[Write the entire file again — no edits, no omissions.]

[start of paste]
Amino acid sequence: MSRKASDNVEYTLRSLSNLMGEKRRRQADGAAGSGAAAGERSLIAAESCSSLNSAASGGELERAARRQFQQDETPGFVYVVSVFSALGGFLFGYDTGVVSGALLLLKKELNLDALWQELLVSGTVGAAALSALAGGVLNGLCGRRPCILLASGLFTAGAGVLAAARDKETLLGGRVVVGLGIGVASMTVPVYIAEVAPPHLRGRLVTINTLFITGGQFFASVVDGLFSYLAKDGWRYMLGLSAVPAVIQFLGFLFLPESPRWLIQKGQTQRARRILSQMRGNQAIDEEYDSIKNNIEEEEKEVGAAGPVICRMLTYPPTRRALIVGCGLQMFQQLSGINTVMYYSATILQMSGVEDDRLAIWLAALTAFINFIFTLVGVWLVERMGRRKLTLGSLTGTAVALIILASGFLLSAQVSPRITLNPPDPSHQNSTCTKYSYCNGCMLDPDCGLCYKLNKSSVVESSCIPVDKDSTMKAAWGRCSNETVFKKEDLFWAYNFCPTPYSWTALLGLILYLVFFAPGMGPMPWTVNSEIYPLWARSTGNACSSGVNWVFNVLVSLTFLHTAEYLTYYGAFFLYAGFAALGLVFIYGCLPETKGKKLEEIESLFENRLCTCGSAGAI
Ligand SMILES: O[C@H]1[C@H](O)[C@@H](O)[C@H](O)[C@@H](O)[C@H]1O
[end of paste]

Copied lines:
Amino acid sequence: MSRKASDNVEYTLRSLSNLMGEKRRRQADGAAGSGAAAGERSLIAAESCSSLNSAASGGELERAARRQFQQDETPGFVYVVSVFSALGGFLFGYDTGVVSGALLLLKKELNLDALWQELLVSGTVGAAALSALAGGVLNGLCGRRPCILLASGLFTAGAGVLAAARDKETLLGGRVVVGLGIGVASMTVPVYIAEVAPPHLRGRLVTINTLFITGGQFFASVVDGLFSYLAKDGWRYMLGLSAVPAVIQFLGFLFLPESPRWLIQKGQTQRARRILSQMRGNQAIDEEYDSIKNNIEEEEKEVGAAGPVICRMLTYPPTRRALIVGCGLQMFQQLSGINTVMYYSATILQMSGVEDDRLAIWLAALTAFINFIFTLVGVWLVERMGRRKLTLGSLTGTAVALIILASGFLLSAQVSPRITLNPPDPSHQNSTCTKYSYCNGCMLDPDCGLCYKLNKSSVVESSCIPVDKDSTMKAAWGRCSNETVFKKEDLFWAYNFCPTPYSWTALLGLILYLVFFAPGMGPMPWTVNSEIYPLWARSTGNACSSGVNWVFNVLVSLTFLHTAEYLTYYGAFFLYAGFAALGLVFIYGCLPETKGKKLEEIESLFENRLCTCGSAGAI
Ligand SMILES: O[C@H]1[C@H](O)[C@@H](O)[C@H](O)[C@@H](O)[C@H]1O